Writing Top of this City, pictured a young child in the middle of chaos, watching her family chase dreams, lose jobs, and fall apart, and recalled my own feelings as a child growing up in the recessions of the 1970s on Crystal Palace hill. I would climb up the fire escape to the top of a building, and gaze down from the flat roof upon the ant-people and toy cars. Rising above my problems, in my secret place, I found a peace there which I later understood to be a basic form of enlightenment.

The trick was to draw this experience in simple lines and primary colours, in keeping with the childlike simplicity of the song:

My mama’s sick, my dad’s been fired
By the boss he once admired
And my big sister looks so tired
As she waves goodbye to all her desires

There’s a place I know
I go sometimes
‘Cause it looks so pretty
Looking down on this city…

Kevin GoldsboroughAs well as being about family breakup and childhood depression, the song also provided me with a way of “getting above” the problems in my own life. Writing and performing with Kevin and the band was to last only 18 months more, as his health deteriorated, and I was becoming truly messed up by a “difficult relationship” with a woman. I don’t have a big sister – that’s a reference to the great well of sadness and grief I was discovering in my damaged lover.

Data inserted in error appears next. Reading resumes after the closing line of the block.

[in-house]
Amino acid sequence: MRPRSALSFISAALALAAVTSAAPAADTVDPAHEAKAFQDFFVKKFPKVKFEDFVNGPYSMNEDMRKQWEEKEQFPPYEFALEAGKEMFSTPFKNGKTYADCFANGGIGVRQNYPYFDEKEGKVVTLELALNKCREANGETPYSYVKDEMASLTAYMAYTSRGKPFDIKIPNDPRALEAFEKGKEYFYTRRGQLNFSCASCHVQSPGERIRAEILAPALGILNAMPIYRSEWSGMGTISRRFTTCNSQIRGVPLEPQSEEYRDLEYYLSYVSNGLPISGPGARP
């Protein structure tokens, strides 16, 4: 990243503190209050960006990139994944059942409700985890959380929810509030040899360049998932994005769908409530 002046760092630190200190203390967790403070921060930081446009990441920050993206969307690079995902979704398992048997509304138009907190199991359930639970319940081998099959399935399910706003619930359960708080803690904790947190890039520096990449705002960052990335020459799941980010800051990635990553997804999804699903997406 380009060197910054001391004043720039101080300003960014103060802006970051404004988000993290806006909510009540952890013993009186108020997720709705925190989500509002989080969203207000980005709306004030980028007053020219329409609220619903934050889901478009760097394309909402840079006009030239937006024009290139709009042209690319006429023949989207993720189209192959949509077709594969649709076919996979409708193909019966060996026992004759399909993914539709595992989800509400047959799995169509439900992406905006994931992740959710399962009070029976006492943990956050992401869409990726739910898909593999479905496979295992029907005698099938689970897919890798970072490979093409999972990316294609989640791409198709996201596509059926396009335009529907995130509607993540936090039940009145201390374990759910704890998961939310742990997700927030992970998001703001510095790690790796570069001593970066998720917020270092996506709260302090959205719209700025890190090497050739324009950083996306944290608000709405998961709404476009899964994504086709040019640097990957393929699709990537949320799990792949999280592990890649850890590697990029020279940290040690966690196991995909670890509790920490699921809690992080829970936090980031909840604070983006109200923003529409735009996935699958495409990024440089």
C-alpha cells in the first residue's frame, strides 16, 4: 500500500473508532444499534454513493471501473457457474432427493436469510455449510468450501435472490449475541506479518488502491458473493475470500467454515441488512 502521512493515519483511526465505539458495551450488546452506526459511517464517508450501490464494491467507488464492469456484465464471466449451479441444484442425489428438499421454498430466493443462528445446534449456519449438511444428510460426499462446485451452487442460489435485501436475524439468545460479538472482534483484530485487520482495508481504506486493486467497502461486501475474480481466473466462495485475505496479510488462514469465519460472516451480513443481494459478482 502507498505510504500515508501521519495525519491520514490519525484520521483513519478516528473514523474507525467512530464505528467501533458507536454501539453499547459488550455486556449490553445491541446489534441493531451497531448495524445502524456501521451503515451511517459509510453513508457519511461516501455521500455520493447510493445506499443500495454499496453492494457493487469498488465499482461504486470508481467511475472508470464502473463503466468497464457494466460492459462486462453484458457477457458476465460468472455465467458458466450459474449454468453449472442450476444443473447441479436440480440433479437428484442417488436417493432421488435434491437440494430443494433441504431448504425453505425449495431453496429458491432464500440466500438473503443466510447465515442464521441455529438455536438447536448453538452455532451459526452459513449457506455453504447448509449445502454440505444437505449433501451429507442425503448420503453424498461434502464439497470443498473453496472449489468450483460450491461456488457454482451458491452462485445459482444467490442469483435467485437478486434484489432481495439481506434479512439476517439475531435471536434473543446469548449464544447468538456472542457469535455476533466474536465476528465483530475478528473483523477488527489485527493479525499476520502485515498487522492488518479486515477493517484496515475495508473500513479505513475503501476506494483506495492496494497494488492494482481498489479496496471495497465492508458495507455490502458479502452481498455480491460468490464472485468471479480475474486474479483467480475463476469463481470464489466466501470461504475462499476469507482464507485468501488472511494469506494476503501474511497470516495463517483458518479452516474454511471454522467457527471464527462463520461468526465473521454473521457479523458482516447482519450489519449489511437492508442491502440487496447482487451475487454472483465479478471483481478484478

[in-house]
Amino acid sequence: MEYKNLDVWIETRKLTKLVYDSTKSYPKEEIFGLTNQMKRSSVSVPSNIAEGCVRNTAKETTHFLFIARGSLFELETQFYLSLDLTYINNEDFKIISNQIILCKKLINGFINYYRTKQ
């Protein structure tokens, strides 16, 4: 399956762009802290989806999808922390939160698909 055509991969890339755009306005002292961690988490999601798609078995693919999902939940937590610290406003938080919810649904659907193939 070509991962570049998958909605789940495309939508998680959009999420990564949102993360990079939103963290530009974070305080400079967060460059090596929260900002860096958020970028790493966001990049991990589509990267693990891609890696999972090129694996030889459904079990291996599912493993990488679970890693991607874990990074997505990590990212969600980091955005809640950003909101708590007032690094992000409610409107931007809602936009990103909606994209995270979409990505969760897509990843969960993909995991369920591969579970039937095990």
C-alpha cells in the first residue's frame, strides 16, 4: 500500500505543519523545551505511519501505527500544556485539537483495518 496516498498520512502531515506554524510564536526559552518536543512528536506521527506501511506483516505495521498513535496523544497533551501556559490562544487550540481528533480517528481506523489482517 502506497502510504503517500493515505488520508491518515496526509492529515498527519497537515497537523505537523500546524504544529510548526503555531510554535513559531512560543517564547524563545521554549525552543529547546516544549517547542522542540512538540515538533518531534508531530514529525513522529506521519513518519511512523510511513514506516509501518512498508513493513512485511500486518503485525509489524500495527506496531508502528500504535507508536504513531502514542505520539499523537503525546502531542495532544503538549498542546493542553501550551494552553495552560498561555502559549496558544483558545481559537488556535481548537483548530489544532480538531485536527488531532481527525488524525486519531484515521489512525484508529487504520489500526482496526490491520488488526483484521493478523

Sometimes, when you write a song, it’s a sublime collision of thought, feeling and real life. There’s no predicting the discovery of these precious gems – they just arrive when they do, formed by circumstances, and as a writer all you can is keep your writing pen sharp, and your ink ready for the moment.

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This thing has 4 Comments

  1. Duane-PreppyDude
    Posted 4 June, 2009 at 10:16 | Permalink

    Dean, excellent song.

    It rings as true today as it did for you in the 90’s

  2. Posted 4 June, 2009 at 10:43 | Permalink

    Catchy.
    Got me thinking about my time in London.
    Age 7-21 (Dad left for NZ when I was 7).
    Lived in Penge for a couple of years.
    Went to school in Brixton at that time.
    Then Jasper Road, Crystal Palace, from age 9.
    Walked to schools in East Dulwich,.
    And finally Milestone Road, Crystal Palace, age 12-21.
    Music was always a place of refuge, and mostly the music of pirate radio (Invicta etc.).
    Half a lifetime ago now.
    Thanks for sharing this, Dean.

  3. Posted 4 June, 2009 at 11:36 | Permalink

    It is interesting to read about the inspiration and genesis of a song; it’s unusual really. Most music comes to us as an enigma out of the black box of another’s inner experience, we end up filtering the music through our own story.

    I loved this one, thanks for going back in time to find it for us.

  4. Posted 5 June, 2009 at 10:30 | Permalink

    That’s what I love about what @skinnermike, @imogenheap and others are doing – showing us how their music happens, *as* it happens.

    Great post Dean, and a top tune !